Influences are also at work that are changing the moral fibre of the immigrants. Formerly they came for some strong political, religious, or economic reason. They meant to win their way by hard work. They had to suffer many privations in order to come, and they came to stay — to make this their home, and not to earn as much money as possible and then go back and live in ease. Strong characters equal to these privations came, and they made equally good citizens. Now the desire to emigrate is artificially stimulated, and this is more successful in countries from which undesirable workers come. In Ireland and Sweden there are anti-emigration societies which prevent many young girls from coming to America, and these countries, including Germany, have a knowledge of the lack of protection given young women in our cities, and prevent many from coming.
Steamship ticket agents offer cheap rates and present alluring and misleading pictures of ease. Friends and relatives send them the money. Employment agents lure them on and are their only friends and advisers when they arrive. Two ignorant immigrant girls came over here because they had been told gold could be found in the streets. They were found in an agency, without food, refusing work, because they daily expected to find gold. This is the immigrant girl who becomes the prey of idlers and procurers in cities, for they promise “easy work and high wages.” Other promises equally preposterous are the cause of their leaving home. When they come under such inducements they are easily discontented and fall into the casual labor class, working a short time here and there and not content anywhere. Domestic service is well at the head of the list of casual labor industries.
There are other explanations of the prevailing inefficiency. Not only have American standards advanced, but formerly the employer went to Castle Garden or to the immigrant home for her employee. Now she resorts to the employment agency. The employment agencies in the cities are the first, chief, and only training-schools for thousands of immigrant women yearly, and the whole country is affected by their training, for the women go from them to all parts of the country. The agency is a necessary means of distribution, but the employer makes a great mistake in tolerating it as a training-school and as the sole interpreter to immigrant women of the standards, requirements, and wages in American homes. Legislation is powerless to change this condition. Household employers will do well to bear in mind that they provide no better training-schools. Several agencies, started in the employer’s interest, by intelligent persons, have failed because the employers have not supported them.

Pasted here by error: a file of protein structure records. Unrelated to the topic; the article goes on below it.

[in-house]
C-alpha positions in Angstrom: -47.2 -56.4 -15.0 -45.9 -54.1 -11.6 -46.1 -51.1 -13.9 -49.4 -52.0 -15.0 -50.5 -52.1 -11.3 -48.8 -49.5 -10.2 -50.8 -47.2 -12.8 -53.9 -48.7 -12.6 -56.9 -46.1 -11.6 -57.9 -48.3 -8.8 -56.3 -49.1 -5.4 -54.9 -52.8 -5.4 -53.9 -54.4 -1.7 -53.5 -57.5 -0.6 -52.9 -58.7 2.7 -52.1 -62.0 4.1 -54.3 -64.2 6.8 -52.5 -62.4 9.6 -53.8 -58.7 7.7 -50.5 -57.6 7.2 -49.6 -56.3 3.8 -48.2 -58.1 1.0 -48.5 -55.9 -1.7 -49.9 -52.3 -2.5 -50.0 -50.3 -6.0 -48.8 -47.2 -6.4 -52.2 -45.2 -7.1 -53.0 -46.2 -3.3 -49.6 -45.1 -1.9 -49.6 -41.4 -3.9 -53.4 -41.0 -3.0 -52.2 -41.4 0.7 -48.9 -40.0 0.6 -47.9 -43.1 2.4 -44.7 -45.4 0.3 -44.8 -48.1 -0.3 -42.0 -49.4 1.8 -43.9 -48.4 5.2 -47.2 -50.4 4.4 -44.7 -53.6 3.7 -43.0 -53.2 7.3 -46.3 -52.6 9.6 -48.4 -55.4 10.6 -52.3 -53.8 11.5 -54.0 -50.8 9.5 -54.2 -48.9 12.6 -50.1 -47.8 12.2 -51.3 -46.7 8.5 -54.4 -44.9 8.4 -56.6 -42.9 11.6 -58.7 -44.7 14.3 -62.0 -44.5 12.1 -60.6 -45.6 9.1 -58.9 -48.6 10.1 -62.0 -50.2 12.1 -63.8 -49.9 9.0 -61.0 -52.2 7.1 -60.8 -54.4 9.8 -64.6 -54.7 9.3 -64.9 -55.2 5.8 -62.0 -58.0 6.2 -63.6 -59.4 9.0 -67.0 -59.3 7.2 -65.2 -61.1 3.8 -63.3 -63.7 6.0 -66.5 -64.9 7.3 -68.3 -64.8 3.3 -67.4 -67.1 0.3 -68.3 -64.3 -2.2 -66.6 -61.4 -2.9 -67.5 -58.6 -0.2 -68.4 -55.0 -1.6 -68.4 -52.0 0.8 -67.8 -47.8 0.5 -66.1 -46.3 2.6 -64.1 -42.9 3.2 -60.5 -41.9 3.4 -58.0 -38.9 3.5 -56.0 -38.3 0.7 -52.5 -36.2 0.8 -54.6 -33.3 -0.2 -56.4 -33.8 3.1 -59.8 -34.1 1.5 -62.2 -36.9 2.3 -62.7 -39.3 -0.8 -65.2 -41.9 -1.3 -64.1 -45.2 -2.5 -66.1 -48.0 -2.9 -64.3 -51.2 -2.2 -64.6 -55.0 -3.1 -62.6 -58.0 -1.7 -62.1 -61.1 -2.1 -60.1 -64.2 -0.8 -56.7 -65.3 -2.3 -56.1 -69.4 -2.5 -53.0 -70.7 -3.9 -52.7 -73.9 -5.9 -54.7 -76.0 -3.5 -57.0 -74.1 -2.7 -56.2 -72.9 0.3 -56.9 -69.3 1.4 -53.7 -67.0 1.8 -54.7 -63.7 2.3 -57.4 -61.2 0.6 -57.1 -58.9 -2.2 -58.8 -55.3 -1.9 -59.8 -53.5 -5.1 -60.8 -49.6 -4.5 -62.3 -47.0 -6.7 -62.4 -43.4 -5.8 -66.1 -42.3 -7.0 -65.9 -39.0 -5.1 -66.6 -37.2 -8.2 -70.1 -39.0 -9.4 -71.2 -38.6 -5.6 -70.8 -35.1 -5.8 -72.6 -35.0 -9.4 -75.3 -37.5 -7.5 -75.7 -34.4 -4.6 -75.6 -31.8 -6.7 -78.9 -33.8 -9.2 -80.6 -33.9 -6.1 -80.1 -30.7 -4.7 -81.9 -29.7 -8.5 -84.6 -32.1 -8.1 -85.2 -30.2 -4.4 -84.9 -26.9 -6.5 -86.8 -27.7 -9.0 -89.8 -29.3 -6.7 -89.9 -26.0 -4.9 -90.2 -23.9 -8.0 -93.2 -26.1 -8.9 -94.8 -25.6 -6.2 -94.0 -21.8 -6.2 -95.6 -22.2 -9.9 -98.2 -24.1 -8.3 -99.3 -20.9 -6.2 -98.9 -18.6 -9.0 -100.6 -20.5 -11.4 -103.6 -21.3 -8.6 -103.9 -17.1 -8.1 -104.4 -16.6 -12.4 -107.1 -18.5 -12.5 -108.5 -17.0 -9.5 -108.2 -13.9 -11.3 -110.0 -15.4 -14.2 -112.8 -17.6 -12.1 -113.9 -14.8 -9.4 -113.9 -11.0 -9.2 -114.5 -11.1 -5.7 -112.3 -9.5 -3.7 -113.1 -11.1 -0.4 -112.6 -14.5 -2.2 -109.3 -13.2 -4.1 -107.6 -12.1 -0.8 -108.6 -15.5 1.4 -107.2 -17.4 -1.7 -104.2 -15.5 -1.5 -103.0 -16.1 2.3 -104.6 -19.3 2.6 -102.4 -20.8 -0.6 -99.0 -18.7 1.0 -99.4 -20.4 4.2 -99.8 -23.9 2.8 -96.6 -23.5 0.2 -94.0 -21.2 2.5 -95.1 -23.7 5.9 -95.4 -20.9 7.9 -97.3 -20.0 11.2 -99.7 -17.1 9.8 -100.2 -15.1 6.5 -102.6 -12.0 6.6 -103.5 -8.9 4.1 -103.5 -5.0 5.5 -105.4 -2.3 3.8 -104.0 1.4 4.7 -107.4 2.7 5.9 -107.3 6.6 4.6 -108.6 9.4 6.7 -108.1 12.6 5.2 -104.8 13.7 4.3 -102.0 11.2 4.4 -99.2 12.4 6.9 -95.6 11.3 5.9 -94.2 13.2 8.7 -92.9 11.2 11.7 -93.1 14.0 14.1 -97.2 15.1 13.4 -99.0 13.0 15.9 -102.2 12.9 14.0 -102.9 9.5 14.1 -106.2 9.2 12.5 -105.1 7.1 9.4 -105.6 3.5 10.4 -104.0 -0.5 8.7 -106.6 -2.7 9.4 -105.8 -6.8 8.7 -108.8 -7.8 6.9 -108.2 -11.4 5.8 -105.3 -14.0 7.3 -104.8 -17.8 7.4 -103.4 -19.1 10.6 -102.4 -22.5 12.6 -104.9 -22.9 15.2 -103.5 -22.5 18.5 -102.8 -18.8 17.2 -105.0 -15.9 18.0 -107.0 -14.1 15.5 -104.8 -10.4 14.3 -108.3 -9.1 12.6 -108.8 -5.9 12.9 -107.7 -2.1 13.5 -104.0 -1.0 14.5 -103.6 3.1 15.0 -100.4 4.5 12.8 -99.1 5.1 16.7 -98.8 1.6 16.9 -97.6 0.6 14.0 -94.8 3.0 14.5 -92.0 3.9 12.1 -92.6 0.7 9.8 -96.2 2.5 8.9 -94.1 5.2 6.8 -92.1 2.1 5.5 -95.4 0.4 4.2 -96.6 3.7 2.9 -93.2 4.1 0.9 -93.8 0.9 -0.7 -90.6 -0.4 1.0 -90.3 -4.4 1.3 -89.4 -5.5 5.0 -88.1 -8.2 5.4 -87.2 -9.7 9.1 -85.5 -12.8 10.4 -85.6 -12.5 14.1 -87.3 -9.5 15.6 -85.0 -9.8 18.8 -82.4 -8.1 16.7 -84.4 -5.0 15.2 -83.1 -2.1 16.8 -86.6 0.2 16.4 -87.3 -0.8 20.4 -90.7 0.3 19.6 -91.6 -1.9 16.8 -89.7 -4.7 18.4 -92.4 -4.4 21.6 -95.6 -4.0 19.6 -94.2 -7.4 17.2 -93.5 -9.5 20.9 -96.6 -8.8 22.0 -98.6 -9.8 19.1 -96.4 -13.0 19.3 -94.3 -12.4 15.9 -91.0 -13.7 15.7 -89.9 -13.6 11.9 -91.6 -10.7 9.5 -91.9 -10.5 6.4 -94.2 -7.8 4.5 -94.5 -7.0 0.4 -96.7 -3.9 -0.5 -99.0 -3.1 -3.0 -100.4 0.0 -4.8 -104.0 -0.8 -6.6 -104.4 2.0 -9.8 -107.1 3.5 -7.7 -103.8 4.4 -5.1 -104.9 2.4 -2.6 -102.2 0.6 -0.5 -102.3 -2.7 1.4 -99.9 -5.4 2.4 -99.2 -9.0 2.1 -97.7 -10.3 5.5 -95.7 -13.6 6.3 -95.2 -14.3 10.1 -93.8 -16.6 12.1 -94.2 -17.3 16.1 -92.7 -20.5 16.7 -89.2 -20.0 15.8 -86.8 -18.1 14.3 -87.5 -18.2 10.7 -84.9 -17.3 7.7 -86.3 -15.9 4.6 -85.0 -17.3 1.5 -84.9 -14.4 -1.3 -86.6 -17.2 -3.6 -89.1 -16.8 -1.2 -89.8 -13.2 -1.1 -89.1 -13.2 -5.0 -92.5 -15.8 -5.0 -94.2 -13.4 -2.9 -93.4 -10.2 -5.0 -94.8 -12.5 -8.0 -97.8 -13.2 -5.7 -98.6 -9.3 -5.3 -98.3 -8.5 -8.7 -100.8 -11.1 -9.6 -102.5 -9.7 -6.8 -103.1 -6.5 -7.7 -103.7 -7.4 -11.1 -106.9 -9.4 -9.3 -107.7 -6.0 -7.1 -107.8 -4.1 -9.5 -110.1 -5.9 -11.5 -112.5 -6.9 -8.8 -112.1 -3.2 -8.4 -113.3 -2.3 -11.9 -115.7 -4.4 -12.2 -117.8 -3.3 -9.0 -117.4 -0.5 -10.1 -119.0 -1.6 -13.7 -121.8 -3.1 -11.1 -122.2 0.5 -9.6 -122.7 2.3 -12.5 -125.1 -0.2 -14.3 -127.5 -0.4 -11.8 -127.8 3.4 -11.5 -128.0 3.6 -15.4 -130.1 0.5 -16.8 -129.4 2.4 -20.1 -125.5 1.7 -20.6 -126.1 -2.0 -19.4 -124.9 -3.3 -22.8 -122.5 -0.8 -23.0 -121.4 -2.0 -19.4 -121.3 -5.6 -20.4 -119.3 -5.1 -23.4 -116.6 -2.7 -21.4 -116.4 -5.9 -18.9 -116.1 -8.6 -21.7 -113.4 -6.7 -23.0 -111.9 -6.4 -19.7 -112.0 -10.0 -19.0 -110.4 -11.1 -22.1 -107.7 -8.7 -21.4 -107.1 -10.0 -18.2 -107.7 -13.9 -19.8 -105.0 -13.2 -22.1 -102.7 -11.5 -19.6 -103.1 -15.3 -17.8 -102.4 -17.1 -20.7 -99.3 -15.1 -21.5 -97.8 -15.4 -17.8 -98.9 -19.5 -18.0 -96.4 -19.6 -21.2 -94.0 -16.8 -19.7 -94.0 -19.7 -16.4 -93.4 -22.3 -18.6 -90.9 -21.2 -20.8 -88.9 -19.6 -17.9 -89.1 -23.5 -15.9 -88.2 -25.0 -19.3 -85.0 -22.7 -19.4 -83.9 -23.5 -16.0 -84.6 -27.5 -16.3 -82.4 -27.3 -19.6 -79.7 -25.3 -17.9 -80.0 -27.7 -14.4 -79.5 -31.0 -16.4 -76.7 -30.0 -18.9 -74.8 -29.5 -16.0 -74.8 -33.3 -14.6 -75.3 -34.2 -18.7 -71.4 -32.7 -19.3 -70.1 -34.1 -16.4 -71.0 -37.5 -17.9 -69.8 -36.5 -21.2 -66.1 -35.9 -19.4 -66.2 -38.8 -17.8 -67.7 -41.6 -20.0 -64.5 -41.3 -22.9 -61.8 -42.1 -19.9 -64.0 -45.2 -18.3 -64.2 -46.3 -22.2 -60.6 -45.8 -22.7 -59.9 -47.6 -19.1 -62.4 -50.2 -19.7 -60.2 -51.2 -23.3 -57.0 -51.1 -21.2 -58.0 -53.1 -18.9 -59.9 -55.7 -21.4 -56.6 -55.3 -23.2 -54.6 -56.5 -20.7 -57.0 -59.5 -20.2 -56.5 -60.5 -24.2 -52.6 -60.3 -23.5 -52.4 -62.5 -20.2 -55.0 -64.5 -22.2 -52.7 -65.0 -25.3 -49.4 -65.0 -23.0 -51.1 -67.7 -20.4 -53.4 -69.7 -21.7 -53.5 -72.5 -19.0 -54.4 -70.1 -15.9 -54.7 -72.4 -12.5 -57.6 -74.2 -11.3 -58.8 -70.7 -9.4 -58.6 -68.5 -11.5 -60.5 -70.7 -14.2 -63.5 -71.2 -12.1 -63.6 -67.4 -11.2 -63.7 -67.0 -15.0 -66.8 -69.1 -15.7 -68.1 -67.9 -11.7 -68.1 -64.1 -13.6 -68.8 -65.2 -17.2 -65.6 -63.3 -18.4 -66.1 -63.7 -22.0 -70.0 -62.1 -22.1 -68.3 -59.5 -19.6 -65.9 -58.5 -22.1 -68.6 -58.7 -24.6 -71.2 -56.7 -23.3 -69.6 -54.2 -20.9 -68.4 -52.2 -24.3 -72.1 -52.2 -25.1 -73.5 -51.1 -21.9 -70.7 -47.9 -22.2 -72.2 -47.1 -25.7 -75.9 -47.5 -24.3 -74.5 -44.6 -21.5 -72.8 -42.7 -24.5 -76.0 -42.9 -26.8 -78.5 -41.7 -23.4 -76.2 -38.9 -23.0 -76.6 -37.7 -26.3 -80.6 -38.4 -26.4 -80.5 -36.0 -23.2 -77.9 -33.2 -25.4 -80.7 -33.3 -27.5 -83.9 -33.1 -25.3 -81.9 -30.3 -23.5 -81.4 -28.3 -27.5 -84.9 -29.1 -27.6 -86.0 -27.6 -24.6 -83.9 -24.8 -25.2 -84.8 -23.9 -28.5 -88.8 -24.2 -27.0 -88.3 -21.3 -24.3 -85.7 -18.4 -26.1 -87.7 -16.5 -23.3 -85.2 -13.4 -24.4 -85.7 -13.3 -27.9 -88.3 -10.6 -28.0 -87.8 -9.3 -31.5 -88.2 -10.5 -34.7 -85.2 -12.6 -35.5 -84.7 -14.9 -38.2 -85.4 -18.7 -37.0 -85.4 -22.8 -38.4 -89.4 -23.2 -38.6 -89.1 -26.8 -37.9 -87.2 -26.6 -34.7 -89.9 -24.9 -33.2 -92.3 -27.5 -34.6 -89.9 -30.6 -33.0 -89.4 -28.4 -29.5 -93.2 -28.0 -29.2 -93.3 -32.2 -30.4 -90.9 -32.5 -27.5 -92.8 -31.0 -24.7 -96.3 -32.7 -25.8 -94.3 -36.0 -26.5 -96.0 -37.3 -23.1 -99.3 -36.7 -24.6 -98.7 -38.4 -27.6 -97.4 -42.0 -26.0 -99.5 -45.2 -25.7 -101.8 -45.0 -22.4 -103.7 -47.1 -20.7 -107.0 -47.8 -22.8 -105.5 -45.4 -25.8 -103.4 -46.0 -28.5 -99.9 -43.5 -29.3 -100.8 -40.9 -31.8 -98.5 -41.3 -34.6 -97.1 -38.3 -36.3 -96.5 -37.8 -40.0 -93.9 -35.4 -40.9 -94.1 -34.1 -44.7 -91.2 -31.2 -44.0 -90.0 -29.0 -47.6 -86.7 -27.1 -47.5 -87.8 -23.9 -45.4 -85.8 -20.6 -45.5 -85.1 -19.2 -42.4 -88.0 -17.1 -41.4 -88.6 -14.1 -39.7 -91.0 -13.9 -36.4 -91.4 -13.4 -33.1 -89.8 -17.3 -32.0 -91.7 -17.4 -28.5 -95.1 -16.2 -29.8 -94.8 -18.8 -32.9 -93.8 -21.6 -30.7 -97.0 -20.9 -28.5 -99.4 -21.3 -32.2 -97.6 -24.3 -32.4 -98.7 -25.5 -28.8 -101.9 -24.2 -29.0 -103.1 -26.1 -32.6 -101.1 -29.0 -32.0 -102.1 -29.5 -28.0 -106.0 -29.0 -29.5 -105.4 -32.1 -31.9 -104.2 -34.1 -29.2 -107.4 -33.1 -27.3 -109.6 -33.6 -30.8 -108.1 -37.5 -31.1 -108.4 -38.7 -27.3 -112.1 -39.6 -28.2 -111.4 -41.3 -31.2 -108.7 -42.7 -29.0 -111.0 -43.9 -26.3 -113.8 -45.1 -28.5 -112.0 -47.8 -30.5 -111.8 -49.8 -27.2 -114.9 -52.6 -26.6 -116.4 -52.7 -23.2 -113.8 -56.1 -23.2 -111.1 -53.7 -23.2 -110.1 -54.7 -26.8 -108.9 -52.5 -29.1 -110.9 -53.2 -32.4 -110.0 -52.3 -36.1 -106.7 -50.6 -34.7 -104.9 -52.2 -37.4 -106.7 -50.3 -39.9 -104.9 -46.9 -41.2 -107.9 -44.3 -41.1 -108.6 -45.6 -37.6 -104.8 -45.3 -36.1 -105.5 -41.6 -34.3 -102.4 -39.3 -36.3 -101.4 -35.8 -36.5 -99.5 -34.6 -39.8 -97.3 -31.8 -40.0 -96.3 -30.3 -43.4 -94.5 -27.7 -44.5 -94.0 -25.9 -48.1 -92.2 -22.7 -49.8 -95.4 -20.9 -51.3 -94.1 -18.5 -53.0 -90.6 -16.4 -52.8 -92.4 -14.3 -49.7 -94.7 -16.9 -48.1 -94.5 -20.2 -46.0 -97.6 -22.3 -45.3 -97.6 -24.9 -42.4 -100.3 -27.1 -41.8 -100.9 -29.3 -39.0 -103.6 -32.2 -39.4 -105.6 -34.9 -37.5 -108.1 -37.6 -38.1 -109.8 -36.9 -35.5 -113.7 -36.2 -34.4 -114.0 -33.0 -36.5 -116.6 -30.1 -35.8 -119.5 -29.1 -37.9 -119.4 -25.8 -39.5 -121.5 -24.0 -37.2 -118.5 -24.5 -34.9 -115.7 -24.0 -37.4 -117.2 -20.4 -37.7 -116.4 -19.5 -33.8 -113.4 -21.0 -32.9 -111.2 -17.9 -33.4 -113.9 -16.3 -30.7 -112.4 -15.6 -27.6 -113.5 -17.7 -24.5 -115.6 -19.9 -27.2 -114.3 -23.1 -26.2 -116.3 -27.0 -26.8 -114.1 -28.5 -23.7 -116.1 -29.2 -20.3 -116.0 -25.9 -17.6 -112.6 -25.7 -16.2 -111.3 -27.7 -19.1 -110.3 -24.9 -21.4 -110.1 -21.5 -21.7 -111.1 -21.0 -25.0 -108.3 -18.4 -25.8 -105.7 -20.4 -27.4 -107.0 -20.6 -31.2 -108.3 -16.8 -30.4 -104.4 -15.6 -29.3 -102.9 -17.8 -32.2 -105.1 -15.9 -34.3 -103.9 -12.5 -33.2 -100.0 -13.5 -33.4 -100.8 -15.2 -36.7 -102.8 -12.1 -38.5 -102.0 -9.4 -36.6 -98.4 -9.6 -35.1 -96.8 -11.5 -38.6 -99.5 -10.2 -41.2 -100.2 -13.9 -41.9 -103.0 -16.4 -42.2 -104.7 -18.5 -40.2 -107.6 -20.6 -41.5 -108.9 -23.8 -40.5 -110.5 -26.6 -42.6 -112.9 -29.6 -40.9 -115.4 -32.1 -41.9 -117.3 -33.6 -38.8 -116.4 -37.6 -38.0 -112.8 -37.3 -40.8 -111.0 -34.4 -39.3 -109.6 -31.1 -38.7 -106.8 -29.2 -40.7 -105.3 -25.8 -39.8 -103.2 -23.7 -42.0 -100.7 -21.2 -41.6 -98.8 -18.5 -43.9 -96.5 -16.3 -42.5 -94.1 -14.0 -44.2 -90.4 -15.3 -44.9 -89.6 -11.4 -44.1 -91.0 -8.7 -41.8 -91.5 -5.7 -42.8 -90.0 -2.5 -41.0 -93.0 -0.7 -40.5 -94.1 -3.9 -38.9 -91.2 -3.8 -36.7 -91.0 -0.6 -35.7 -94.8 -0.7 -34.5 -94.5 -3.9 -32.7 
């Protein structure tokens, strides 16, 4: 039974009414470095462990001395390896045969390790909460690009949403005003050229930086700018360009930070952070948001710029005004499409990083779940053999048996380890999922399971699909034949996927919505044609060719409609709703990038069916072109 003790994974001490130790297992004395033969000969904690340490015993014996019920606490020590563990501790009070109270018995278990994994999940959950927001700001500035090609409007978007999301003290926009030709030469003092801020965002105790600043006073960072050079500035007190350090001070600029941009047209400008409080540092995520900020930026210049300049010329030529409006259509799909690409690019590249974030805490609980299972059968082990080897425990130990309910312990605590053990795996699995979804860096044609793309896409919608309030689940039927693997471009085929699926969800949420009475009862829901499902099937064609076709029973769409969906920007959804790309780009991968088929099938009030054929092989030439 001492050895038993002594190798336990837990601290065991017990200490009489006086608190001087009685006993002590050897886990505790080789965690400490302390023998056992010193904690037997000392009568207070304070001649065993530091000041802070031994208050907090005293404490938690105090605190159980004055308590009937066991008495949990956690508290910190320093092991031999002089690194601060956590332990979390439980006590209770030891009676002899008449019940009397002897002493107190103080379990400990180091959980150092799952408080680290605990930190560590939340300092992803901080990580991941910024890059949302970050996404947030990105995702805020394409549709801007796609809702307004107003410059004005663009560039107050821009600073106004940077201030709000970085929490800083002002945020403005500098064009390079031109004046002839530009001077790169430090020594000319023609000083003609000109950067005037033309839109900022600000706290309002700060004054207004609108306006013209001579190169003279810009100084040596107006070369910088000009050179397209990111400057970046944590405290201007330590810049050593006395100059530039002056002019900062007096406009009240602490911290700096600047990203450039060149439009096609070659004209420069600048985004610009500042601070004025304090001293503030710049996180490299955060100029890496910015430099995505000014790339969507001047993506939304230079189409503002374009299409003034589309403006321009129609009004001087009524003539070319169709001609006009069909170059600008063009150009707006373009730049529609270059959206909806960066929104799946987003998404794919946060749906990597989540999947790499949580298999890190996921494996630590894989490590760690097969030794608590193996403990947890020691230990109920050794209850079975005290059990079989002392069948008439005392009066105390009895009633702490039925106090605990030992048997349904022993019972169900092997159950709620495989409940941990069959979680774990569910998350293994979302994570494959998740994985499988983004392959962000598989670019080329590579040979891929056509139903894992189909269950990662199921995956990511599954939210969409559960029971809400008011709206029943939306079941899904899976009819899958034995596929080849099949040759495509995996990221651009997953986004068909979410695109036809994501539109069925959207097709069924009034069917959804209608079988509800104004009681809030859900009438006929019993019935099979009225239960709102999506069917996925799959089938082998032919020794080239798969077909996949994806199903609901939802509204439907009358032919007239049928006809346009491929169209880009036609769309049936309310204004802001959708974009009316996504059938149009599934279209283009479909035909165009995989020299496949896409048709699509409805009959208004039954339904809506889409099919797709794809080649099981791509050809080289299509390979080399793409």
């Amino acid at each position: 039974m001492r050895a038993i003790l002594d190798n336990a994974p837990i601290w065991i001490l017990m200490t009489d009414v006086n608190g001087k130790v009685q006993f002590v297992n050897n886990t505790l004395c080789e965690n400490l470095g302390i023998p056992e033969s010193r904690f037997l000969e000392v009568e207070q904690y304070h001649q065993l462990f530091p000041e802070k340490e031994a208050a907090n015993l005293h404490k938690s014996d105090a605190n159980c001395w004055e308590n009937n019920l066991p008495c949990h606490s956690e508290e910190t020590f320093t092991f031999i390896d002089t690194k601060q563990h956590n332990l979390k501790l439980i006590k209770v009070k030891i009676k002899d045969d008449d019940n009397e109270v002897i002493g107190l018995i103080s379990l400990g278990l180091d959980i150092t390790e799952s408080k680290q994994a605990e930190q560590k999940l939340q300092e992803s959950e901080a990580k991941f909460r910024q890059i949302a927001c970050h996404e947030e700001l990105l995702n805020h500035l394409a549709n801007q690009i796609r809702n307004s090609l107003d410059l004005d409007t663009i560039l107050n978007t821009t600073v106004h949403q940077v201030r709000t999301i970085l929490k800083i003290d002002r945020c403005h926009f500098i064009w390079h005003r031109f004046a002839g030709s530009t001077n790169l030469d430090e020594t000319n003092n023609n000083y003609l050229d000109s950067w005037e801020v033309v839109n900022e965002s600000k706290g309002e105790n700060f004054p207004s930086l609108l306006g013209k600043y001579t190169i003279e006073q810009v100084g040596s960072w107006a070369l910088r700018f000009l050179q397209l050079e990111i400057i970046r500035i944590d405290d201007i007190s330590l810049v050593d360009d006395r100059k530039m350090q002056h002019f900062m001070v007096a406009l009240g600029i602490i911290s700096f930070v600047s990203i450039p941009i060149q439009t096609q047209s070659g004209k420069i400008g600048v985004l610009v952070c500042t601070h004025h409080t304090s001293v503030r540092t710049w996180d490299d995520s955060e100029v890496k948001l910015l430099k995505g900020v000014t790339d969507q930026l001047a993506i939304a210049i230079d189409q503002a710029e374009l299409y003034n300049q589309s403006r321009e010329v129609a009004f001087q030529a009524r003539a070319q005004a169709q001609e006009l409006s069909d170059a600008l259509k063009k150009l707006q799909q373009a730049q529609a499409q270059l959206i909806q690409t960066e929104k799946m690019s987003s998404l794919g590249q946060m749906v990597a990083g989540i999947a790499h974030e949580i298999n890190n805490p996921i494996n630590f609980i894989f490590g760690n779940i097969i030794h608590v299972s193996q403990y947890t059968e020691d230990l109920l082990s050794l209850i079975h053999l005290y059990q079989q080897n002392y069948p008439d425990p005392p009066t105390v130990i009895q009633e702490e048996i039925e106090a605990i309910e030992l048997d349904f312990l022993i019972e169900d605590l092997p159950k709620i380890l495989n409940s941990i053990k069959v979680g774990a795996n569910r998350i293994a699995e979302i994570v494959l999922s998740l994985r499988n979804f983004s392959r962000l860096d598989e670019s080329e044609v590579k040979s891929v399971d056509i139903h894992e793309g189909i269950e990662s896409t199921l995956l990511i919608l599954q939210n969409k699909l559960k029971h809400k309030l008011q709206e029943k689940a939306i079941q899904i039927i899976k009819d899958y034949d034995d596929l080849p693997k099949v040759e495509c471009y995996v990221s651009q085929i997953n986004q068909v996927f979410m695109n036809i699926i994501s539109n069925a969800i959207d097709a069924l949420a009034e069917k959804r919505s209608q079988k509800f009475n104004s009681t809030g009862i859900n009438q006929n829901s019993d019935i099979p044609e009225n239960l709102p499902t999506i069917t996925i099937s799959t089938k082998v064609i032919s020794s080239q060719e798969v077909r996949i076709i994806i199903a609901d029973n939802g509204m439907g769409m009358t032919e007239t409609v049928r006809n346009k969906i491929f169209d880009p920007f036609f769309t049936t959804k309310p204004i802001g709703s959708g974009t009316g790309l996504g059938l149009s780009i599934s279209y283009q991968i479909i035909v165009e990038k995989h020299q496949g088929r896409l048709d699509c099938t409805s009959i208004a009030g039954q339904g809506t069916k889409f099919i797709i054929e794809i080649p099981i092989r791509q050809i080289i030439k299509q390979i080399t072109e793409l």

The agent is frequently foreign-born, knows little or nothing of the American household standards, or if so, ignores them, works for a fee, and his sympathies are with the immigrant. If the immigrant is too old for the position, the agent starts her American career by teaching her to lie, a step made necessary, in his judgment, by the false standard of age instead of efficiency, on which the employer insists. Next she is told that she can get high wages for what she can do, and so he teaches her a few replies to questions which will make her appear efficient. She thus starts with an erroneous idea of her own worth, and when discharged for incompetency the agent immediately gets her another place and labels her “experienced.” What is she to think of our wonderful country, where she is offered two dollars more a month when she has just been discharged as “incapable” ? She must be “neat, clean, and industrious,” and the agent tells her what this means in America, and it is difficult to make her understand afterward that he has misrepresented. She asks for a “steady job.” The agent prefers to place her for a month and then call for her for another patron, thereby making another fee. She does not know this is his object, but in a short time she likes changing about, and her idea of a steady place becomes half a dozen in a year.